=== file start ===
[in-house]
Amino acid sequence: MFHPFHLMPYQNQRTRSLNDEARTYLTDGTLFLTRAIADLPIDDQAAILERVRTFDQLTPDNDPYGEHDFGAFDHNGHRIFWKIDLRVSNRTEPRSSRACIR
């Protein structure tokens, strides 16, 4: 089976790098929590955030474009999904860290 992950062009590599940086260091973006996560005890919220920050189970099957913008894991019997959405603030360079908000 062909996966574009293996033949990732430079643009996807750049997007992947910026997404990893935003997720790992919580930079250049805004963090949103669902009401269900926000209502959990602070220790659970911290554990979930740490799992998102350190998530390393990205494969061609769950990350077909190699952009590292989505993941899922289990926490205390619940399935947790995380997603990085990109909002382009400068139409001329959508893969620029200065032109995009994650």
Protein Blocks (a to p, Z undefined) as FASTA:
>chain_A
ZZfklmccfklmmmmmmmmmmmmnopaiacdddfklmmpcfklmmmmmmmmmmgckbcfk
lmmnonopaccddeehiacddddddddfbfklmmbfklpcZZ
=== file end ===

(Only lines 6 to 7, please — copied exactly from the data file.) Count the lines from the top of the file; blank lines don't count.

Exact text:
ZZfklmccfklmmmmmmmmmmmmnopaiacdddfklmmpcfklmmmmmmmmmmgckbcfk
lmmnonopaccddeehiacddddddddfbfklmmbfklpcZZ